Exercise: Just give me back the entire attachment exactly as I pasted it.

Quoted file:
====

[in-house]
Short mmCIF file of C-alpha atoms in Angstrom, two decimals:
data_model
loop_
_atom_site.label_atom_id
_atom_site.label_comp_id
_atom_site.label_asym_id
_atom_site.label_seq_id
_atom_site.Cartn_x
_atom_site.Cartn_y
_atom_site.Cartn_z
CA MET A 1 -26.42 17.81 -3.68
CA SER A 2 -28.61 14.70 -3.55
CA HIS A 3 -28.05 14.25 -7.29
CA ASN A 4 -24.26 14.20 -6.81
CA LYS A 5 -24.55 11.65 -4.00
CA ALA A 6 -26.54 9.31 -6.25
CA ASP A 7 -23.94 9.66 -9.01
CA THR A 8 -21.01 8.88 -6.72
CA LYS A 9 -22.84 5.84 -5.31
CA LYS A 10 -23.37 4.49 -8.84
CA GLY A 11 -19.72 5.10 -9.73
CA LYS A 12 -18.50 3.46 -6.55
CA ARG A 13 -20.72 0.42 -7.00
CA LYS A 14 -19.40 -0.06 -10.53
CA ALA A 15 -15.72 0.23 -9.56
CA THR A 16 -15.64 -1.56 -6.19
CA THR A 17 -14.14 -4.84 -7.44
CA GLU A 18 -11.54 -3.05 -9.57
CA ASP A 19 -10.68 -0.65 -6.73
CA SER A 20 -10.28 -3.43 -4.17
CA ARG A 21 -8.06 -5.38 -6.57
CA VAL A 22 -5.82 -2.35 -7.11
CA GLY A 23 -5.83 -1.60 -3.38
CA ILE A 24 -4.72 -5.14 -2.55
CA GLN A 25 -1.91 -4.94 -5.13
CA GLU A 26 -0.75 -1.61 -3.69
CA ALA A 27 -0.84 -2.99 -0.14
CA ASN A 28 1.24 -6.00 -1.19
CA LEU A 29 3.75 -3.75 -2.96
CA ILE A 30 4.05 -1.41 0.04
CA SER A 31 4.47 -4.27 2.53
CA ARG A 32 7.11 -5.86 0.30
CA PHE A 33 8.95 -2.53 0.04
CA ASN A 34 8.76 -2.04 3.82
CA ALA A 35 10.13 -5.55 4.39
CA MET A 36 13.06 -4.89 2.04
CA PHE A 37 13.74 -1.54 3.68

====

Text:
[in-house]
Short mmCIF file of C-alpha atoms in Angstrom, two decimals:
data_model
loop_
_atom_site.label_atom_id
_atom_site.label_comp_id
_atom_site.label_asym_id
_atom_site.label_seq_id
_atom_site.Cartn_x
_atom_site.Cartn_y
_atom_site.Cartn_z
CA MET A 1 -26.42 17.81 -3.68
CA SER A 2 -28.61 14.70 -3.55
CA HIS A 3 -28.05 14.25 -7.29
CA ASN A 4 -24.26 14.20 -6.81
CA LYS A 5 -24.55 11.65 -4.00
CA ALA A 6 -26.54 9.31 -6.25
CA ASP A 7 -23.94 9.66 -9.01
CA THR A 8 -21.01 8.88 -6.72
CA LYS A 9 -22.84 5.84 -5.31
CA LYS A 10 -23.37 4.49 -8.84
CA GLY A 11 -19.72 5.10 -9.73
CA LYS A 12 -18.50 3.46 -6.55
CA ARG A 13 -20.72 0.42 -7.00
CA LYS A 14 -19.40 -0.06 -10.53
CA ALA A 15 -15.72 0.23 -9.56
CA THR A 16 -15.64 -1.56 -6.19
CA THR A 17 -14.14 -4.84 -7.44
CA GLU A 18 -11.54 -3.05 -9.57
CA ASP A 19 -10.68 -0.65 -6.73
CA SER A 20 -10.28 -3.43 -4.17
CA ARG A 21 -8.06 -5.38 -6.57
CA VAL A 22 -5.82 -2.35 -7.11
CA GLY A 23 -5.83 -1.60 -3.38
CA ILE A 24 -4.72 -5.14 -2.55
CA GLN A 25 -1.91 -4.94 -5.13
CA GLU A 26 -0.75 -1.61 -3.69
CA ALA A 27 -0.84 -2.99 -0.14
CA ASN A 28 1.24 -6.00 -1.19
CA LEU A 29 3.75 -3.75 -2.96
CA ILE A 30 4.05 -1.41 0.04
CA SER A 31 4.47 -4.27 2.53
CA ARG A 32 7.11 -5.86 0.30
CA PHE A 33 8.95 -2.53 0.04
CA ASN A 34 8.76 -2.04 3.82
CA ALA A 35 10.13 -5.55 4.39
CA MET A 36 13.06 -4.89 2.04
CA PHE A 37 13.74 -1.54 3.68